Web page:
To deepen our understanding of aging-induced beading, we compared the patterns exhibited anterior (towards the head) and posterior (towards the tail) to the PVD cell body, since separate images were acquired (Fig. 3a). While both regions exhibit an increase in number of beads (Fig. 3e), this change was more drastic in the anterior section. This difference could be explained either by a higher susceptibility to beading or by the fact that the anterior region occupies larger area, since the posterior is closer to the animal’s tail and is thus more tapered. The average inter-bead distance in the posterior region tends to be larger than in the anterior side (Fig. 3f), as would be expected for a reduced number of beads. As shown in Additional file 1: Fig. S2f, bead morphology appears to be homogeneous, as there is no significant difference in anterior vs. posterior average bead size. Metrics such as the percentage of small beads (< 100 pixels) or the percentage of beads with close neighbors (pairwise inter-bead distances < 300 pixels) did not show any significant differences along the two different sections of PVD (Additional file 1: Fig. S2g-h). This deep learning-based analysis corroborates the neuronal beading reported by Lezi et al., while deepening our understanding of the subtle neurodegenerative patterns that result from aging.
Acute cold-shock induces morphological changes in PVD neuron
In addition to sensing harsh touch, PVD acts as a thermosensor activated by cold temperatures . Cold-shock has been previously studied as a stressor for C. elegans [62,63,64,65,66,67,68,69,70,71,72,73]. Robinson and Powell identified that animals can survive short (4 h) exposures to acute cold-chock (2 °C), but longer exposures (24 h) result in death for a fraction of the population . Furthermore, Ohta et al. showed that the pre-cold-shock culture temperature is inversely correlated with survival rate (more animals survive cold-shock if previously cultured at lower temperatures) . While the detrimental effects of cold-shock on nematodes’ survival and PVD’s involvement in responding to cold temperatures have been independently studied, the impact of cold-shock exposure on PVD health has not been investigated. To answer this question, we first tested the effects of exposure to cold-shock on PVD morphology, where we identified the appearance of PVD neurite beading. Thus, we sought to examine the effects of acute cold-shock at 4 °C on the structure of PVD through our deep learning phenotyping pipeline.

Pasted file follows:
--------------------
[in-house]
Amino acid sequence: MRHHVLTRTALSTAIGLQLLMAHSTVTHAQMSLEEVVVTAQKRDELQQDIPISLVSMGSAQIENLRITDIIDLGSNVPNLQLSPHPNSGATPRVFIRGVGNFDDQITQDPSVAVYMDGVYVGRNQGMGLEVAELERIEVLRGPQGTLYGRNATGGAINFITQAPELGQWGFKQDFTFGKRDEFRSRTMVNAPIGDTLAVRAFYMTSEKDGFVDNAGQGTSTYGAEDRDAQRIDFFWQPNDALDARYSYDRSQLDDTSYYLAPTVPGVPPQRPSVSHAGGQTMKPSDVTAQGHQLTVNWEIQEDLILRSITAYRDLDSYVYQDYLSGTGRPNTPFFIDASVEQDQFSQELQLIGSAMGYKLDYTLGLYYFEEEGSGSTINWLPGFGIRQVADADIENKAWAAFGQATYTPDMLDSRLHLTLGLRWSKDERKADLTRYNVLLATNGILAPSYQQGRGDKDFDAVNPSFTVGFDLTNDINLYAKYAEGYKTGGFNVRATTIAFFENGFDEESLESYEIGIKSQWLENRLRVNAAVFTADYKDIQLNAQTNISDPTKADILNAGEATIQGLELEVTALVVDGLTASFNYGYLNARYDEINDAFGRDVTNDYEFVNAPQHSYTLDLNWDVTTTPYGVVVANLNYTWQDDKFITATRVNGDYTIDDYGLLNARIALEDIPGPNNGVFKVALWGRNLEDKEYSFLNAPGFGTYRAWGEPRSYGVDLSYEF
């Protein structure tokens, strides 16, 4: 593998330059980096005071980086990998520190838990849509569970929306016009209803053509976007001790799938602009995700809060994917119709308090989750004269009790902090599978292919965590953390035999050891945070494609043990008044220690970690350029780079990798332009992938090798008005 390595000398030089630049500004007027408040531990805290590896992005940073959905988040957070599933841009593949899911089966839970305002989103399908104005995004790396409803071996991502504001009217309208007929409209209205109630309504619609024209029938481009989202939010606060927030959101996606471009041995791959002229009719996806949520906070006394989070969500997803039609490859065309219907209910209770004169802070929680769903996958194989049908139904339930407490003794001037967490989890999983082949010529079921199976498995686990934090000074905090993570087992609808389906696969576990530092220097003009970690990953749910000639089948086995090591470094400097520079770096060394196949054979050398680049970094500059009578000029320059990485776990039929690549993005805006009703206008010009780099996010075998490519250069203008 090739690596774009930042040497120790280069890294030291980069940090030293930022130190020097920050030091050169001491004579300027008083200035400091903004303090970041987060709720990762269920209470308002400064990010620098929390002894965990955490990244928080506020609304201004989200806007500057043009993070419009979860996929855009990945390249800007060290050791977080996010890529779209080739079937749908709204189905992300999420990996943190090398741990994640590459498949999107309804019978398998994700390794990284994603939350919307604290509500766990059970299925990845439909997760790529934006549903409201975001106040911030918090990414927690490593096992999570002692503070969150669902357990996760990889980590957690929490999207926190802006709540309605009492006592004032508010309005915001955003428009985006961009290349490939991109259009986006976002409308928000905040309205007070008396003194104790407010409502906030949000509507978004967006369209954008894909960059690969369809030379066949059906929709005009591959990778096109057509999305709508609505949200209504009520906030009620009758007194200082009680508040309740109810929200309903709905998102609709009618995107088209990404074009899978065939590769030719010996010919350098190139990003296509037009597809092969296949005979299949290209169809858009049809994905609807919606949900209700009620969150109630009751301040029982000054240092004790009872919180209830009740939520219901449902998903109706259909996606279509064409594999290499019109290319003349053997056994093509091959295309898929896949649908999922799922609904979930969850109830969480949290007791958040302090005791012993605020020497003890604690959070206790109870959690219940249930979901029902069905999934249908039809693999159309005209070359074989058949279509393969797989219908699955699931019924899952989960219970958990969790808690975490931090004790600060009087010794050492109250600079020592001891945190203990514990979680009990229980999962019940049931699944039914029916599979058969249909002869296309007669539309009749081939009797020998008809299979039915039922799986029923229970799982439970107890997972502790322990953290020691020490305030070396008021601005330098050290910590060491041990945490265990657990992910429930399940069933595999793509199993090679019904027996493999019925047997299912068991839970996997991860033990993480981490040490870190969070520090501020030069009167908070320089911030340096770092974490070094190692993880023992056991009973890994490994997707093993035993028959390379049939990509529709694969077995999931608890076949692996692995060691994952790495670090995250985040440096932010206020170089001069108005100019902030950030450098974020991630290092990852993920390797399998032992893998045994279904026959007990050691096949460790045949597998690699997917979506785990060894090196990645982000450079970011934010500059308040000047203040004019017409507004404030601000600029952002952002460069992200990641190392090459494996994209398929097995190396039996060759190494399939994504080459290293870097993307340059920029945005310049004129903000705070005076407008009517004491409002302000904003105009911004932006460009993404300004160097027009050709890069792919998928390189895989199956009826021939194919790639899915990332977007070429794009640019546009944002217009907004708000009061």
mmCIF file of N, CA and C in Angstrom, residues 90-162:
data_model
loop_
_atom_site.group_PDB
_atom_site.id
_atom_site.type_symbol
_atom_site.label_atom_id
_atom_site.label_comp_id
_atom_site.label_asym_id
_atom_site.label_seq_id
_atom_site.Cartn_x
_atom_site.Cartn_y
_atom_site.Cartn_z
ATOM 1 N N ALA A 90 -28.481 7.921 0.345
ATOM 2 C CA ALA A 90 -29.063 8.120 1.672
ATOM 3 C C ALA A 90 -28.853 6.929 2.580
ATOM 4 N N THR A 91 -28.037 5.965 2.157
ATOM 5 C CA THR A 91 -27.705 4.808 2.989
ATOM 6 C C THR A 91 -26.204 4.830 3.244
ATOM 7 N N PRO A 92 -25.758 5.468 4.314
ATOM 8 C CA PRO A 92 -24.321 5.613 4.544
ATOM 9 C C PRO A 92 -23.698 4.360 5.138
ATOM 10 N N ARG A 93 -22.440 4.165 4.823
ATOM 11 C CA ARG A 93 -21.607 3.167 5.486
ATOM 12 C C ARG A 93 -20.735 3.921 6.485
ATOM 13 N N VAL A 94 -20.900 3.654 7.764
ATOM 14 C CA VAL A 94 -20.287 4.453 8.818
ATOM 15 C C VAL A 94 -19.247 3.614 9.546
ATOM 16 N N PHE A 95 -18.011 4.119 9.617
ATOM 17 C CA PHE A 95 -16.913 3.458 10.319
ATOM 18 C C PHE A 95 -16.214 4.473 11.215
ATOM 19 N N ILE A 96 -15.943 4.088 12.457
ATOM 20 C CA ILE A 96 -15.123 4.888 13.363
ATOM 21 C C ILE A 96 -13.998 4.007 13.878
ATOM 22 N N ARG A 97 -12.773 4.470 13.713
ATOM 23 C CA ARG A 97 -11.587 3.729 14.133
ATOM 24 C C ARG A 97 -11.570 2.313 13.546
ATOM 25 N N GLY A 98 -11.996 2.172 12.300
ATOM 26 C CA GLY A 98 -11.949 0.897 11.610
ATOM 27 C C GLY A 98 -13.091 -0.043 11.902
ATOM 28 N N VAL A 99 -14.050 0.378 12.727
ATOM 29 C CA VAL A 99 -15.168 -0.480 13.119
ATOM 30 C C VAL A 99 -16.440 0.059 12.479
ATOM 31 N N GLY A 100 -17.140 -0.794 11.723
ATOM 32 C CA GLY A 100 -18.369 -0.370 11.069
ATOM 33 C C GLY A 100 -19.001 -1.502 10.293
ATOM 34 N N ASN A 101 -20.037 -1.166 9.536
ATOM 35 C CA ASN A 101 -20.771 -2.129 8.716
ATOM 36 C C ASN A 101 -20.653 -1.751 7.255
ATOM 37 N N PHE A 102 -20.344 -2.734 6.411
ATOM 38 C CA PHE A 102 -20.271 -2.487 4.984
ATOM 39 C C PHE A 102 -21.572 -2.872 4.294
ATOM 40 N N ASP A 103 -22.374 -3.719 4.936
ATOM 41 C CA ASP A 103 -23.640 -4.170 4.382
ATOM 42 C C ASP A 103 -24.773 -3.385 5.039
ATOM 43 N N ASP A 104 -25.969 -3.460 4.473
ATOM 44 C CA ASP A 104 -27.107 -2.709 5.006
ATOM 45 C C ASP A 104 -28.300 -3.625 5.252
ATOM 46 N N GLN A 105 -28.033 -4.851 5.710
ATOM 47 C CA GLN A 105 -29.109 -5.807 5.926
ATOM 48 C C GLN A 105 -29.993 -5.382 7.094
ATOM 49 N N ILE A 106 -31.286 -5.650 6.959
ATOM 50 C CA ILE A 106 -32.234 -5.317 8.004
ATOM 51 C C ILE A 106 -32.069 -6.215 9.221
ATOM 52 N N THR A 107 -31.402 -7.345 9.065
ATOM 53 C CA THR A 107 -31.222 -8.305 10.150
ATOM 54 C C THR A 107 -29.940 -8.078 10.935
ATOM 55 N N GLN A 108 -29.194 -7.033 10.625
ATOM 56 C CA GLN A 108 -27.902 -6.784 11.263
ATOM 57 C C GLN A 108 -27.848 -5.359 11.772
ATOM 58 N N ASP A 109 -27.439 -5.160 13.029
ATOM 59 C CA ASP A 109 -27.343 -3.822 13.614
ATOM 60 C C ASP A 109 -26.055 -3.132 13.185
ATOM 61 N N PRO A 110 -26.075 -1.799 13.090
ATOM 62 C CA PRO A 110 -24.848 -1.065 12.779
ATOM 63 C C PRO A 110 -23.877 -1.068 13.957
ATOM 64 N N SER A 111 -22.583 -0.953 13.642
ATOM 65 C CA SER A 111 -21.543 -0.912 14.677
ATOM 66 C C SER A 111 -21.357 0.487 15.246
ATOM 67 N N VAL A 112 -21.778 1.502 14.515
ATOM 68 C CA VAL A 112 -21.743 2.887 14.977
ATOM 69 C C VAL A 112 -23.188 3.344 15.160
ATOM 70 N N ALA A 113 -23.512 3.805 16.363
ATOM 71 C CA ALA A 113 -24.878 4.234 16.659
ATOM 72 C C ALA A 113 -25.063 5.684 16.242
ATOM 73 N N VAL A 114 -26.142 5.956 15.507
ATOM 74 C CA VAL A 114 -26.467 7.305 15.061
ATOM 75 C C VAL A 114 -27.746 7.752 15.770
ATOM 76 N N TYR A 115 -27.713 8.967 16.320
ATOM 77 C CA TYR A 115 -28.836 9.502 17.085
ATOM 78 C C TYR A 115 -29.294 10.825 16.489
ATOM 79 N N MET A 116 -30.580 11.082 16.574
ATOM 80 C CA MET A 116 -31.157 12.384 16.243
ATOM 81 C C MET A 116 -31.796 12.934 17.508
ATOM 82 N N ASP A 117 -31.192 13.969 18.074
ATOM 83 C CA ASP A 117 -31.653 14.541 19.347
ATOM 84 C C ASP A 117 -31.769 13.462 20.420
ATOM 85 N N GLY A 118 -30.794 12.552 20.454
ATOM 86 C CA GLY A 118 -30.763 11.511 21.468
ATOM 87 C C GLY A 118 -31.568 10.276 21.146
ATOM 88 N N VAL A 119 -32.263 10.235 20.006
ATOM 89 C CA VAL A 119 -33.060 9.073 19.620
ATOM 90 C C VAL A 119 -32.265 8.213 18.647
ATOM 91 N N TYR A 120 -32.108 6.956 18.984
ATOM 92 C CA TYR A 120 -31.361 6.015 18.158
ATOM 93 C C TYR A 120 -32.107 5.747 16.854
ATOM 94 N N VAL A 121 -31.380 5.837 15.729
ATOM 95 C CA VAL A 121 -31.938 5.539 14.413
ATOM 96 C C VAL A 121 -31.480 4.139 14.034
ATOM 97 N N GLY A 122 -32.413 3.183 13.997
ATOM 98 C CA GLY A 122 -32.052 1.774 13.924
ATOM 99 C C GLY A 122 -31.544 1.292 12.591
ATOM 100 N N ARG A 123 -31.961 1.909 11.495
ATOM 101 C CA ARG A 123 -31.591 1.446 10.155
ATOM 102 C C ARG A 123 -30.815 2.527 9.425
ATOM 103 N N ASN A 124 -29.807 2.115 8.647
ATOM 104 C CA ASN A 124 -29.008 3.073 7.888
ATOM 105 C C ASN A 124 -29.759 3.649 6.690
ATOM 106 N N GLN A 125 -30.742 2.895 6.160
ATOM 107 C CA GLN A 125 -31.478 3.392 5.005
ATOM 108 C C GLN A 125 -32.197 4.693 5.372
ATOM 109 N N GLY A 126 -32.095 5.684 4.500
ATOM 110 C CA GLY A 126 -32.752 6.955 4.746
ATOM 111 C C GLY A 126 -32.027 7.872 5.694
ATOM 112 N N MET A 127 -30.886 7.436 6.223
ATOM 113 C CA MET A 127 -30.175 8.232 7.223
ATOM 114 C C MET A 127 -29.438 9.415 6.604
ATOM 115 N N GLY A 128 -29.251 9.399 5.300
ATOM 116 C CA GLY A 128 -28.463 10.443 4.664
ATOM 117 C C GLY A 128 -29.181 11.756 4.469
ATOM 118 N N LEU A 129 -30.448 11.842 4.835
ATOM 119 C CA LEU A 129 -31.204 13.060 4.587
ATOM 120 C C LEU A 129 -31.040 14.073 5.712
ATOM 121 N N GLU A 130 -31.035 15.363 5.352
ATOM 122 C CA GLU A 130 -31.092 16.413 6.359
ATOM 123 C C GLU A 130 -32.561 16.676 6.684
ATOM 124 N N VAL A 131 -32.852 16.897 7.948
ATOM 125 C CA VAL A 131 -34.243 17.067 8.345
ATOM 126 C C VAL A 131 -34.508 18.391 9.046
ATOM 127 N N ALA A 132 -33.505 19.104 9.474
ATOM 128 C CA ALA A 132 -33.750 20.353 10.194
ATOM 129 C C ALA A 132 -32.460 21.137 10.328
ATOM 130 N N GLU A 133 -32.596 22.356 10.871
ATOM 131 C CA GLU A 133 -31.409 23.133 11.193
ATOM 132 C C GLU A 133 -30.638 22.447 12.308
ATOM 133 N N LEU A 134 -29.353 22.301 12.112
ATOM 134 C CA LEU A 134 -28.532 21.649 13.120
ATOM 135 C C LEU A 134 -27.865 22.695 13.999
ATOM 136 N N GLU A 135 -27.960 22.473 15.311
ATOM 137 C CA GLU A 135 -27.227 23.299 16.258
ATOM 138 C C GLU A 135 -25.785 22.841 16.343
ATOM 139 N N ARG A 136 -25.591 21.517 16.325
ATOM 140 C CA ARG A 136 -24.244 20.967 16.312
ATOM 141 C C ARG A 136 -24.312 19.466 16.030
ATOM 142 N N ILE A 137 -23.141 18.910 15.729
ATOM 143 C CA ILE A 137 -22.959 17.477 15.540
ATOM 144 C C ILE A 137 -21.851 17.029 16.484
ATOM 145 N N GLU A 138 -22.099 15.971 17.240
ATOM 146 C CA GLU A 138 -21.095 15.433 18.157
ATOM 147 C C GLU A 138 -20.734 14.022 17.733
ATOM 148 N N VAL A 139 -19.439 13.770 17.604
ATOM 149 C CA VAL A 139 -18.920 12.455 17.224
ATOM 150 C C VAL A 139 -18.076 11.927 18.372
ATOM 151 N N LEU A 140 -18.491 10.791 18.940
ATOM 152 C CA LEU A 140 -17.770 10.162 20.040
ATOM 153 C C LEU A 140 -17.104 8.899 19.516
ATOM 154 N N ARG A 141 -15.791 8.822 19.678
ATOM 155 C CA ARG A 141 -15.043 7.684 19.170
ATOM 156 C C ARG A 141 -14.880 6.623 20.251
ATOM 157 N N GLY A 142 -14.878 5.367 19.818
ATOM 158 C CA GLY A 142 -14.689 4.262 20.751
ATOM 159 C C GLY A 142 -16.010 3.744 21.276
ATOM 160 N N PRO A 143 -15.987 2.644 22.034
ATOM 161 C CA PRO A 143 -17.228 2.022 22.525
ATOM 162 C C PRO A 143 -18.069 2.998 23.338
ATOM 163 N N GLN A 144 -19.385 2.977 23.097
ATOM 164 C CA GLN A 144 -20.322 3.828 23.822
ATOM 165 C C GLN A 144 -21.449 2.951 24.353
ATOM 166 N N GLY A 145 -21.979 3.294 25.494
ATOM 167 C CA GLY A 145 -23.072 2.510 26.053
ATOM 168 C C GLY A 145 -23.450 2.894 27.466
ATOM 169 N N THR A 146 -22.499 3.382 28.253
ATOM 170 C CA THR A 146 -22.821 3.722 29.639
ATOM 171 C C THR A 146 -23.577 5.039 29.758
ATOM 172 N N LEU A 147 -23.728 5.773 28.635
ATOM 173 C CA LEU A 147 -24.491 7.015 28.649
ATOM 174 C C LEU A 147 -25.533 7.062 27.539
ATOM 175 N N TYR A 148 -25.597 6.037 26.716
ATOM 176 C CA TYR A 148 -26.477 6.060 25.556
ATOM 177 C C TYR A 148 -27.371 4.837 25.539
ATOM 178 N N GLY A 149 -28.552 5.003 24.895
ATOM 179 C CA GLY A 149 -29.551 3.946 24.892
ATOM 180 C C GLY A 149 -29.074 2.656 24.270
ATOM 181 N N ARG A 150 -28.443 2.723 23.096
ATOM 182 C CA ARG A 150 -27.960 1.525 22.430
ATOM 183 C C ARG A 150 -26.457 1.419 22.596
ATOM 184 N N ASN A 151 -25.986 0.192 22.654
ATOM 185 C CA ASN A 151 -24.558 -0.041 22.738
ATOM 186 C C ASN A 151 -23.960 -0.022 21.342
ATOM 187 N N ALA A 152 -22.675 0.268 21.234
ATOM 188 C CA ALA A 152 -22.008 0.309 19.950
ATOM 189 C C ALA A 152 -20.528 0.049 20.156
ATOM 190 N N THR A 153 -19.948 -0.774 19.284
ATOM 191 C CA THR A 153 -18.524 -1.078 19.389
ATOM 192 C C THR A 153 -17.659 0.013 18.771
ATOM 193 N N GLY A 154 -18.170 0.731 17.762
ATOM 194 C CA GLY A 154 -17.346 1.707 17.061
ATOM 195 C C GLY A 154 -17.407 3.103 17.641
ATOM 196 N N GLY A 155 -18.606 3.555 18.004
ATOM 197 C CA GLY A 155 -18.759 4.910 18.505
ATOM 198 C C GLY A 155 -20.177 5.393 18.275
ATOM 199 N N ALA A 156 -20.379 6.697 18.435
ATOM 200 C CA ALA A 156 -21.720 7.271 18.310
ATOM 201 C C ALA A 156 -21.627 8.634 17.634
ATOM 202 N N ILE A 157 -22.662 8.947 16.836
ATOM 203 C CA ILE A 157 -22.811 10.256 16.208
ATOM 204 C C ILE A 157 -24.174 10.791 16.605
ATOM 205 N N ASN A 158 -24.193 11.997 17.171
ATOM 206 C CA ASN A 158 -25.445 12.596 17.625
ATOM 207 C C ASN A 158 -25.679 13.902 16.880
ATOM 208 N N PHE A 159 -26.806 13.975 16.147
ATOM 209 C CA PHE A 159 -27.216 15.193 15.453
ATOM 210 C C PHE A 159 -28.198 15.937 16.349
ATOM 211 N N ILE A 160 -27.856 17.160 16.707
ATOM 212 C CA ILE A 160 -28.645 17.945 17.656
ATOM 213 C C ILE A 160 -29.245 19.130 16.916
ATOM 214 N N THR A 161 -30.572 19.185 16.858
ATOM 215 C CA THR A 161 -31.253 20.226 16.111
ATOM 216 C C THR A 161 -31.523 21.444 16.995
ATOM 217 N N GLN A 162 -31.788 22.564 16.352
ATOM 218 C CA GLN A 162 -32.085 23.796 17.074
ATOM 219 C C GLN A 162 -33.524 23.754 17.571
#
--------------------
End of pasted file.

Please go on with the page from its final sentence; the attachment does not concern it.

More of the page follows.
To characterize the relation between cold-shock and beading, we first exposed different C. elegans populations to cold-shock for various durations. As shown in Fig. 4a, eggs extracted from gravid hermaphrodites were transferred to NGM plates and cultured at 20 °C until day 2 of adulthood, when pre-cold-shock microscopy was performed. Nematodes were then split into four separate plates and transferred to 4 °C for either 4, 8, 16, or 24 h. Visual inspection of raw images suggested beading increases with longer cold-shock, but is especially evident in populations that were exposed for 16 h or more. Quantitative analysis performed using the trained Mask R-CNN and post-segmentation feature extraction pipeline shows that the number of beads gradually increases with longer periods of cold-shock (Fig. 4b), and is almost doubled after 16 h, as compared to non-exposed animals. Similar to the aging process, beading reaches a saturation point, where no significant change in the number of beads is observed after 16 h. Interestingly, the percentage of small beads (area < 100 pixels) increases after 4 and 8 h of cold-shock, but this effect is not observed after 16 and 24 h (Additional file 1: Fig. S3b). This suggests that new small beads are generated in the first 8 h, resulting in a higher percentage of smaller beads. The drop in percentage of small beads after 16 and 24 h could be due to existing protrusions becoming larger once the number of beads saturate. This fluctuation in percentage of small beads is also reflected in the average size (Fig. 4c), which slightly decreases during the first 8 h of cold-shock and grows after 16 and 24 h. One potential explanation for these observations is that initially new small beads form, but eventually the beading mechanism switches to bead growth rather than bead generation.
Computer-based image processing and quantitative analysis also enabled identifying subtle differences between aging and cold-shock beading patterns. While an increase in bead number was observed in both cases, cold-shock also resulted in an increase in average inter-bead distance (Fig. 4d), in contrast to aging. This counterintuitive result can potentially be explained by the tendency of cold-induced protrusions to form in more distant dendrites (such as 3rd or 4th order branches) of healthy menorahs. With aging, beads are generated evenly throughout the entire neuron, likely as a result of the aging-induced disorganized branching that increases the density of dendrites (where beads are formed) throughout the worm’s body (Fig. 4e). The information extracted from anterior and posterior regions of PVD for nematodes exposed to acute cold-shock shows very similar patterns to aging-induced neurodegeneration (Additional file 1: Fig. S3f-j). Utilizing this deep learning quantitative phenotyping enabled the identification of a previously unknown effect of acute cold-shock on PVD, which is exacerbated with longer exposures. Moreover, this analysis suggests that beading patterns differ for aging and acute cold-shock, suggesting potentially different mechanisms of protrusion formation.